The bedside ultrasound showed a very small volume of ascites among multiple distended bowel loops, raising the suspicion of bowel obstruction and deeming paracentesis unsafe.

  Discussion Top

In this case series, photographs of patients with marked abdominal distension, diagnosed as ascites by clinical examination, are compared to their respective ultrasound findings. Several publications suggest, that performing ultrasound, before paracentesis procedures in adults, reduces complications and improves the number of successful drain insertions, compared to a “blind” technique using physical examination only.[2],[3],[4],[5]

Physical examination techniques used to detect ascites in patients with abdominal distension include the “anatomical landmark technique,” “percussion wave palpation,” and eliciting “flank dullness” and “shifting dullness.”[9],[10] The accuracy of these methods (sensitivity and specificity) has been found to vary between 58% and 80%.[9],[10] Therefore, it is not surprising, that in a prospective randomized study (n = 100), the failure rate was 39% in patients, who underwent paracentesis attempts without ultrasound assistance.[3]

This case series highlights situations where abdominal loops have rendered paracentesis unsafe on one or both sides of the abdomen. It should, however, be noted, that all intra-abdominal organs can hinder paracentesis attempts, and stomach, liver, spleen, bladder, and kidneys can all be identified by ultrasound to avoid organ injury. Other pathological findings mimicking ascites can also be identified, e.g., large ovarian cysts. The authors have detected the latter finding once in a cohort of more than 600 patients (no imaging included).

In our study, we have, however, not identified a patient, where, due to an abnormal enlargement of intra-abdominal organs, it was unsafe to perform a procedure and therefore have not been able to include such an imaging example.

One of the potentially life-threatening complications of paracentesis is a severe hemorrhage.[4],[5],[6]

In a large study (n = 69,859), the risk of bleeding complications with ultrasound guidance was 0.27%, compared to 1.25% without.[4] Of those with significant hemorrhage, mortality was 12.9%, of those without 3.7%.[4] The use of color flow Doppler and power Doppler has been described to reduce this complication.[4],[5] However, in the latter article and other studies, it is not always clear, if a Doppler of abdominal wall vessels was systematically performed.[2],[3],[4],[5]

In our prospective study of paracentesis procedures, from which the case studies of this article are taken, Doppler of abdominal wall vessels was not routinely performed, and imaging examples for this method, where this changes a management decision, would need to be demonstrated in a future article.

Interestingly, there is no recommendation in the current literature about what distance to the nearest intra-abdominal structure is regarded as safe to perform a procedure.[1],[2],[3],[4],[5],[6] This issue is not even mentioned in most of the literature or national guidelines.[1],[2],[3],[4],[5],[6],[8]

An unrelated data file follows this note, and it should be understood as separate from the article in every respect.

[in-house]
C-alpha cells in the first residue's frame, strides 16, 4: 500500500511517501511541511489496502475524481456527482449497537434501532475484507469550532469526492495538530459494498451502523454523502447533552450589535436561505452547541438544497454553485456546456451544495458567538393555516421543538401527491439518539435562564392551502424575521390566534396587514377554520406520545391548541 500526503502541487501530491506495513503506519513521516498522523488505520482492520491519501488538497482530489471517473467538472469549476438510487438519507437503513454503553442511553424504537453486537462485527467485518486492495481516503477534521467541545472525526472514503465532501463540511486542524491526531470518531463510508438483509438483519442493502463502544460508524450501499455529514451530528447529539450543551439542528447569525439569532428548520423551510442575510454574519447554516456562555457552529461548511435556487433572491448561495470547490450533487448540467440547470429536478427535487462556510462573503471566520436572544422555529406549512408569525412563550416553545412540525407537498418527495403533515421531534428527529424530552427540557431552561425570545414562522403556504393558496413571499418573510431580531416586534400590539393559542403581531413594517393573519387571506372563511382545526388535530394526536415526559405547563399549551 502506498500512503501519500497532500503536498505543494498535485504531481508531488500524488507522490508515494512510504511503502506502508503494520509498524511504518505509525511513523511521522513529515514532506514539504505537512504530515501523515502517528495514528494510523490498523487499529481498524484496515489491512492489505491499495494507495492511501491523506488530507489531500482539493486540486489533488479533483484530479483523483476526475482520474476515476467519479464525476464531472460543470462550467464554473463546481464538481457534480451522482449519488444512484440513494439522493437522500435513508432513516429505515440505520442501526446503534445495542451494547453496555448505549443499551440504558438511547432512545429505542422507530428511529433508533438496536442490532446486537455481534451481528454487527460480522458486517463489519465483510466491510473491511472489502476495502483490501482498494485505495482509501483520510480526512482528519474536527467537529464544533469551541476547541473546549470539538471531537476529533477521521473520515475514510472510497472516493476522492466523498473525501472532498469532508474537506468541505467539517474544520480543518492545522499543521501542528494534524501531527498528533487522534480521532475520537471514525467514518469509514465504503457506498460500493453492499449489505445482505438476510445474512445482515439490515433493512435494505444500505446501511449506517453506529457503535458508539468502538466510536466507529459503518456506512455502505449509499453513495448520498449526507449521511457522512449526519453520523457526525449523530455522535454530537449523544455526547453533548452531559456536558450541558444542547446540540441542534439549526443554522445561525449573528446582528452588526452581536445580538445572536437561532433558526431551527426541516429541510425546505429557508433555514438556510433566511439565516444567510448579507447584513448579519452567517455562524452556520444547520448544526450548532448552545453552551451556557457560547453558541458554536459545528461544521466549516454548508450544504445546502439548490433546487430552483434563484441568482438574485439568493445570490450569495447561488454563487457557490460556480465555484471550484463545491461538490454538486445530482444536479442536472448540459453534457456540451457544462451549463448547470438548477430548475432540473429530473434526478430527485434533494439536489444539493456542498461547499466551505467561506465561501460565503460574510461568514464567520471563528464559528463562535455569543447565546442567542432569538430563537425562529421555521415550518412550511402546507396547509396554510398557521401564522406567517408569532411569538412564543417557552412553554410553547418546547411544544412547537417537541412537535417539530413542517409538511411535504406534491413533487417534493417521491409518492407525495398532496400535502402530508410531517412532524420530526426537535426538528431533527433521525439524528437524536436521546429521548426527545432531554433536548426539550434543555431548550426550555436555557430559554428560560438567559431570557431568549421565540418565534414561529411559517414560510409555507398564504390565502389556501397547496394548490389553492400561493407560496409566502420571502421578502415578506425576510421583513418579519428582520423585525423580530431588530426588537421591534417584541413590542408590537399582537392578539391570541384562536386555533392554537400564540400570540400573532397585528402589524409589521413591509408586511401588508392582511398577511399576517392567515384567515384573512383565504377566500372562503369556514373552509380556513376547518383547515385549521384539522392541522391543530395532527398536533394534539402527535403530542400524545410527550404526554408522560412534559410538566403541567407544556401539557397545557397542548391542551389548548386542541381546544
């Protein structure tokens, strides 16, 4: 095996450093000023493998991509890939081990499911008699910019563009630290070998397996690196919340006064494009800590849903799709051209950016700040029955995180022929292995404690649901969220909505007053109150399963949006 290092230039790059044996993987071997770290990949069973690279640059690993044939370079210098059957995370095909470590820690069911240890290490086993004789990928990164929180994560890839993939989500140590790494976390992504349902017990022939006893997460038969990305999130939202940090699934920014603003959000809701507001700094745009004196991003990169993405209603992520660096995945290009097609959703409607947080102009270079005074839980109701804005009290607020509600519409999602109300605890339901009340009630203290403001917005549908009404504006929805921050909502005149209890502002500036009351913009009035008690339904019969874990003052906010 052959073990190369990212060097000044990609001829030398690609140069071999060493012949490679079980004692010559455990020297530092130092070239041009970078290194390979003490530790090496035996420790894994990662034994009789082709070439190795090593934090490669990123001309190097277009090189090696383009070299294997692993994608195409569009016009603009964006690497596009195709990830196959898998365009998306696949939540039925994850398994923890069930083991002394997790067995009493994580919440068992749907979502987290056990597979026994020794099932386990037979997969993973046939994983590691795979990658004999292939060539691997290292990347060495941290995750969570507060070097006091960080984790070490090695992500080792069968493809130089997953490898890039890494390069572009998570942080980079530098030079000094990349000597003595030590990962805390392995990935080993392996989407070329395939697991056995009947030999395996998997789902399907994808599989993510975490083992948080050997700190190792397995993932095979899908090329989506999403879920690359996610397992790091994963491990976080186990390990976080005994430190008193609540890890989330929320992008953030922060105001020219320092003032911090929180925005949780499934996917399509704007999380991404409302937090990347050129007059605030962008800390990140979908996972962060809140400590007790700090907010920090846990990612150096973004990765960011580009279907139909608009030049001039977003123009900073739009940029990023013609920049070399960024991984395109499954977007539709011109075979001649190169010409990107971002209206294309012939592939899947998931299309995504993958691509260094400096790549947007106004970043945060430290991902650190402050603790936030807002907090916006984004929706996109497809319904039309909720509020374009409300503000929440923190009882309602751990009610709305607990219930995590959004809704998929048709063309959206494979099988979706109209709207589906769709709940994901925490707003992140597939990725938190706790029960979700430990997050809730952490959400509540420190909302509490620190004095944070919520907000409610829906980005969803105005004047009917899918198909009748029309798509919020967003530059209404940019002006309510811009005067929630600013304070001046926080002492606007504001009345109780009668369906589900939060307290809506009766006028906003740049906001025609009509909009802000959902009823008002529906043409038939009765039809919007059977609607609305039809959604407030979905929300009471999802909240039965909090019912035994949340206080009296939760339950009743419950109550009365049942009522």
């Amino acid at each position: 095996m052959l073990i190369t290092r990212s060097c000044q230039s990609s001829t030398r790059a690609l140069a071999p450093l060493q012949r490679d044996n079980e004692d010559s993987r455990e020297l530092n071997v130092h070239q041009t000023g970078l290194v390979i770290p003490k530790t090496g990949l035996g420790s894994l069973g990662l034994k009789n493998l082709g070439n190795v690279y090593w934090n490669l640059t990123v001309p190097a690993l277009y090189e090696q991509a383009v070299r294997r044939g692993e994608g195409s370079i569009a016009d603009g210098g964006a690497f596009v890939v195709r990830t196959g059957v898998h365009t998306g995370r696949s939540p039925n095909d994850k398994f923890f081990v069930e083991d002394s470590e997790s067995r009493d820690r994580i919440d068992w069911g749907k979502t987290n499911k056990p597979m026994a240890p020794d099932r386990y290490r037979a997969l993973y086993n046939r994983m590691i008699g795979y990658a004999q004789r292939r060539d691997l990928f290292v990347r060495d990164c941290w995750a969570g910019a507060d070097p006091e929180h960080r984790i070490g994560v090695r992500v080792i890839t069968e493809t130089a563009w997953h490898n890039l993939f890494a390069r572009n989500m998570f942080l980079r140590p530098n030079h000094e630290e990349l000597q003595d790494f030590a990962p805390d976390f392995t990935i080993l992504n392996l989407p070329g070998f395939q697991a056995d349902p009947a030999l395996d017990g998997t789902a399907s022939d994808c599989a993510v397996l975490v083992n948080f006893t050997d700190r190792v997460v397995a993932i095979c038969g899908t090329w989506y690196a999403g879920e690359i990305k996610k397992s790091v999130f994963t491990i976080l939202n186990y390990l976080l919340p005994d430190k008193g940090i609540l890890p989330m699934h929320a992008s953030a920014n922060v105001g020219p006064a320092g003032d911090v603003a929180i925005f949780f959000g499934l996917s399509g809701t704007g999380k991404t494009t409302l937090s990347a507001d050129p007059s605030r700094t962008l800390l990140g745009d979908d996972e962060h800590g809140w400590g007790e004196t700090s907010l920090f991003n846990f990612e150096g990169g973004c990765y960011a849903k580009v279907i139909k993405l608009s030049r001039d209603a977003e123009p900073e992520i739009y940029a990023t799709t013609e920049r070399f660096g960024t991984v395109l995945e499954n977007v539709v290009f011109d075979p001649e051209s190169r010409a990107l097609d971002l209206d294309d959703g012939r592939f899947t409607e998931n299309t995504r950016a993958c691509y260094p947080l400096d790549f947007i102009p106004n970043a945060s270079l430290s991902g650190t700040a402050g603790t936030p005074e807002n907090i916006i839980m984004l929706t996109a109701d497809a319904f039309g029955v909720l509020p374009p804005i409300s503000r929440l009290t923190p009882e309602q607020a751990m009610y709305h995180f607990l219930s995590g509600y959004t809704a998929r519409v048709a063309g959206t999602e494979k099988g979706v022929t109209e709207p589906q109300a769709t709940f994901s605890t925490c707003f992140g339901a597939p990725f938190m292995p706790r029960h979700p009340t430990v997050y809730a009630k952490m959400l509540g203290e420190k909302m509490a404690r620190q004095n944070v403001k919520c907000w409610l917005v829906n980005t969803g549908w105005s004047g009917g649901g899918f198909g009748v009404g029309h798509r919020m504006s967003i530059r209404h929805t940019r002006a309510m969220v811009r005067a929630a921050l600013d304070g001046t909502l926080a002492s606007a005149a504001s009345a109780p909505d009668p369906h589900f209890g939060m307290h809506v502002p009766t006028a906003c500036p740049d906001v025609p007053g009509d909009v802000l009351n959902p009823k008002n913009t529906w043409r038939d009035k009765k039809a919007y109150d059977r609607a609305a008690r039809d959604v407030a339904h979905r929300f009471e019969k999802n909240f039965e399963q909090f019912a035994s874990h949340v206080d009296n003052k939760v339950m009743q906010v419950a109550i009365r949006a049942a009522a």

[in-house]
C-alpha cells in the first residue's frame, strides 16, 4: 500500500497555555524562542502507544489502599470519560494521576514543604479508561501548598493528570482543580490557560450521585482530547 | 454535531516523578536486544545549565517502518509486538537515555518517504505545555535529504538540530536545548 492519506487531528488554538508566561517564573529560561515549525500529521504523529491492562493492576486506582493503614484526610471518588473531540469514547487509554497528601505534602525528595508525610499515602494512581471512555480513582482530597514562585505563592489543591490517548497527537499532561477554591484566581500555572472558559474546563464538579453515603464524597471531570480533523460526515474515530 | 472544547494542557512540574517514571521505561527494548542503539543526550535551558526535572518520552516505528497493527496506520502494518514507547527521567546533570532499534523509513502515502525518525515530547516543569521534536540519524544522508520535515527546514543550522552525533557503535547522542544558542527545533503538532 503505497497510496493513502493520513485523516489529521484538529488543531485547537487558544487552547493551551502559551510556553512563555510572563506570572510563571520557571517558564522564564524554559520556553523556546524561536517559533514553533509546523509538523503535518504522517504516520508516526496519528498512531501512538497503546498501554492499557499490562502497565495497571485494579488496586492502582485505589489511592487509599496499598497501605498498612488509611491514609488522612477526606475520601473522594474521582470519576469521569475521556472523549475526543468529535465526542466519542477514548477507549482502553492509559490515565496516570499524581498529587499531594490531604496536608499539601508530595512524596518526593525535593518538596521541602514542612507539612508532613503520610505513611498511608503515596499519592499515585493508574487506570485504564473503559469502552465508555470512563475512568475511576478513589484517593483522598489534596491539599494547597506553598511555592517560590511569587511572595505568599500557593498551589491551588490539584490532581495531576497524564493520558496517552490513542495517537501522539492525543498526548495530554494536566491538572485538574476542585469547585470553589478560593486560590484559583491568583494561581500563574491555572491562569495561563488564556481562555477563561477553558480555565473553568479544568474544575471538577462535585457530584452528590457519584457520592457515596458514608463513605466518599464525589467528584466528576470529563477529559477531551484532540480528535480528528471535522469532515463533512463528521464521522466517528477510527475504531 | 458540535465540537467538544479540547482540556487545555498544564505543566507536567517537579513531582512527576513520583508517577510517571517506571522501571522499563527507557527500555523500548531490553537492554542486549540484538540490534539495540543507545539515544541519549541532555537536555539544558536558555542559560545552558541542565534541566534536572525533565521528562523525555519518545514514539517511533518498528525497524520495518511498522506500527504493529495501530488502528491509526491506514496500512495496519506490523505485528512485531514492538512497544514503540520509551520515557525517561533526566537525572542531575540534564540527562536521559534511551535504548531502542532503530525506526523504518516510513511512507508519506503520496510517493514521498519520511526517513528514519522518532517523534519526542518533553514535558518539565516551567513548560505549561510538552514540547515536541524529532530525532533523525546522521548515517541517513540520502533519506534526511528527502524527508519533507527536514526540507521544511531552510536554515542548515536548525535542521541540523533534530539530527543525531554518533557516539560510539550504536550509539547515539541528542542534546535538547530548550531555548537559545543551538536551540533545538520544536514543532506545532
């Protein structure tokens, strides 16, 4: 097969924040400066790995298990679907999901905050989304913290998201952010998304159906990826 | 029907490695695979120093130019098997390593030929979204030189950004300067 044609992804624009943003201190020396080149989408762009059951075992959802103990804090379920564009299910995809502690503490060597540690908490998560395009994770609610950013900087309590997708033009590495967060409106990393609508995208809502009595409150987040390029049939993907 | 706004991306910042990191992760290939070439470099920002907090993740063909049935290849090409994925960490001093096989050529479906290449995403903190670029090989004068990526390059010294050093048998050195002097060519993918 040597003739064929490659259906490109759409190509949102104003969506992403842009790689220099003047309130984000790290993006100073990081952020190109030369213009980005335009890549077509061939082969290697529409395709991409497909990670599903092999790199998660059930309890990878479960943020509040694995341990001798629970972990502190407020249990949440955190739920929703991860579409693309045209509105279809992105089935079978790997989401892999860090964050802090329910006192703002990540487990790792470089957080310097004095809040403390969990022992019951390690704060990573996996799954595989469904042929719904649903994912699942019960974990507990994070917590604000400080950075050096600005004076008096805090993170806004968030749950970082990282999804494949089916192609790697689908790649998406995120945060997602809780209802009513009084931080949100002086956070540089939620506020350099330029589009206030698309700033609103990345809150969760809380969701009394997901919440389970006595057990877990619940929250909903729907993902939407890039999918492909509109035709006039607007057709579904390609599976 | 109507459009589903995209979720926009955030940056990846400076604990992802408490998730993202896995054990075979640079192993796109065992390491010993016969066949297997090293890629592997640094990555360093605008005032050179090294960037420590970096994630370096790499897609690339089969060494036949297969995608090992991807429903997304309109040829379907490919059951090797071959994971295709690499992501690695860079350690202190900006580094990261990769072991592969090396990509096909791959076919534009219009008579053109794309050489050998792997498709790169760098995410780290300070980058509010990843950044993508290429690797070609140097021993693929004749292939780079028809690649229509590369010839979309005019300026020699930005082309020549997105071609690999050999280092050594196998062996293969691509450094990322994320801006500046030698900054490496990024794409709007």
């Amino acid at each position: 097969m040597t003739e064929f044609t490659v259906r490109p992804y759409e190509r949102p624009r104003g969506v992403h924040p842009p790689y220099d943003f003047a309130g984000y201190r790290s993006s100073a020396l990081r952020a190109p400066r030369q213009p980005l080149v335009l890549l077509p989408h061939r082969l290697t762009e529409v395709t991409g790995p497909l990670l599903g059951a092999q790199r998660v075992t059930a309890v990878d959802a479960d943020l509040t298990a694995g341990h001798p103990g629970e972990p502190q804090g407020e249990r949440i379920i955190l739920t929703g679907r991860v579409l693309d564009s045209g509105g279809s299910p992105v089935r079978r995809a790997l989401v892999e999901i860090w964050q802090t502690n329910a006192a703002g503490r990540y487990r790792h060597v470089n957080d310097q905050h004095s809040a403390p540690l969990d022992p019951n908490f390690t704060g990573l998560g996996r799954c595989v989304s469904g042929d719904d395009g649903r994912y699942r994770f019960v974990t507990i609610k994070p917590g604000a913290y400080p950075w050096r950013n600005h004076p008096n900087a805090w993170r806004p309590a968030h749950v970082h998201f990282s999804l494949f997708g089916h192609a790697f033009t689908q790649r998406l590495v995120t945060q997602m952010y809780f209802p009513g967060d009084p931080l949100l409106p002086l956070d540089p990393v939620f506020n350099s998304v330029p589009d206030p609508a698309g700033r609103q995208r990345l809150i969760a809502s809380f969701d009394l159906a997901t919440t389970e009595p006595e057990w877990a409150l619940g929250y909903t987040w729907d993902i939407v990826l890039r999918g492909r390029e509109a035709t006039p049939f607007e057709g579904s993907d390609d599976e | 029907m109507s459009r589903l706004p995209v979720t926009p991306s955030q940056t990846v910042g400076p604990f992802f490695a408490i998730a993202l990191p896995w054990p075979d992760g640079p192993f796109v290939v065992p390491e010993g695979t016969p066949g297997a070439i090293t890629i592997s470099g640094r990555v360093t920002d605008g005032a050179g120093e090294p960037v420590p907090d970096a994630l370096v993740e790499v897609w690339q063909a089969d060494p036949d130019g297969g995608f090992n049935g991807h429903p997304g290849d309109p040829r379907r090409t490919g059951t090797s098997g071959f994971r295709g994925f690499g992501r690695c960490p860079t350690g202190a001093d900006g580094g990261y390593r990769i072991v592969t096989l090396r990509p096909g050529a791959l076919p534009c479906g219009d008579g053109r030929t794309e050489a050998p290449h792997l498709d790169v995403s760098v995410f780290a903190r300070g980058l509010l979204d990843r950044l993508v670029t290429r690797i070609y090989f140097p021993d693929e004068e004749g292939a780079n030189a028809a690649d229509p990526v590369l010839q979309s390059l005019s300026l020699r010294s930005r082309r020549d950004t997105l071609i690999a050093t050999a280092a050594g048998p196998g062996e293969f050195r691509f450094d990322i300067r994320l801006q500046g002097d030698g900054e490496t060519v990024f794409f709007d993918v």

It remains, therefore, to be a matter of future research to determine, if intra-abdominal distance measurements would further enhance the safety of the procedures, or if clinical judgment, through visual estimate, is equally safe.

Our case series shows examples of images of patients, where paracentesis could have caused bowel perforations, if only assessed clinically and thereby illustrates visually, why ultrasound-assisted paracentesis has been shown to offer a better safety profile and higher successful insertion rate, than performed with physical examination techniques alone.[2],[3],[4]

The authors advocate implementing guidelines for gastroenterology and oncology services in all health-care systems making the use of ultrasound before abdominal paracentesis in adult patients mandatory, as suggested by the Society of Hospital Medicine in the United States in 2019.[10]


We like to thank the Advanced Clinical Practitioners of the Ambulatory Care Unit in Airedale NHSFT for their practical support for this study.

Declaration of patient consent

The authors certify that they have obtained all appropriate patient consent forms. In the form, the patients have given their consent for their images and other clinical information to be reported in the journal. The patients understand that their names and initials will not be published and due efforts will be made to conceal identity, but anonymity cannot be guaranteed.

Financial support and sponsorship


Conflicts of interest

There are no conflicts of interest.

  References Top

Goldberg BB, Goodman GA, Clearfield HR. Evaluation of ascites by ultrasound. Radiology 1970;96:15-22.  Back to cited text no. 1
McGahan JP, Anderson MW, Walter JP. Portable real-time sonographic and needle guidance systems for aspiration and drainage. AJR Am J Roentgenol 1986;147:1241-6.  Back to cited text no. 2
Nazeer SR, Dewbre H, Miller A. Ultrasound-assisted abdominal paracentesis performed by emergency physicians vs the traditional technique: A prospective randomised study. Am J Emerg Med 2005;23:363-67.  Back to cited text no. 3
Mercaldi CJ, Lanes SF. Ultrasound guidance decreases complications and improves the cost of care among patients undergoing thoracentesis and paracentesis. Chest 2013;143:532-8.  Back to cited text no. 4
Cho J, Jensen TP, Reierson K, Mathews BK, Bhagra A, Franco-Sadud R, et al. Recommendations on the use of ultrasound guidance for adult abdominal paracentesis: A position statement of the society of hospital medicine. J Hosp Med 2019;14:E7-15.  Back to cited text no. 5
De Gottardi A, Thévenot T, Spahr L, Morard I, Bresson-Hadni S, Torres F, et al. Risk of complications after abdominal paracentesis in cirrhotic patients: A prospective study. Clin Gastroenterol Hepatol 2009;7:906-9.  Back to cited text no. 6
Wiese SS, Mortensen C, Bendtsen F. Few complications after paracentesis in patients with cirrhosis and refractory ascites. Dan Med Bull 2011;58:A4212.  Back to cited text no. 7
British Society of Gastroenterology: BSG-BASL Decompensated Cirrhosis Care Bundle – First 24Hours. Available from: https://www.bsg.org.uk/wp-content/uploads/2019/12/BSG- BASL-Decompensated-Cirrhosis-Care-Bundle-First-24-Hours.pdf. [Last accessed on 2021 Mar 14].  Back to cited text no. 8
Cattau EL Jr., Benjamin SB, Knuff TE, Castell DO. The accuracy of the physical examination in the diagnosis of suspected ascites. JAMA 1982;247:1164-6.  Back to cited text no. 9
Williams JW Jr., Simel DL. The rational clinical examination. Does this patient have ascites? How to divine fluid in the abdomen. JAMA 1992;267:2645-8.  Back to cited text no. 10


  [Figure 1], [Figure 2], [Figure 3], [Figure 4], [Figure 5], [Figure 6], [Figure 7]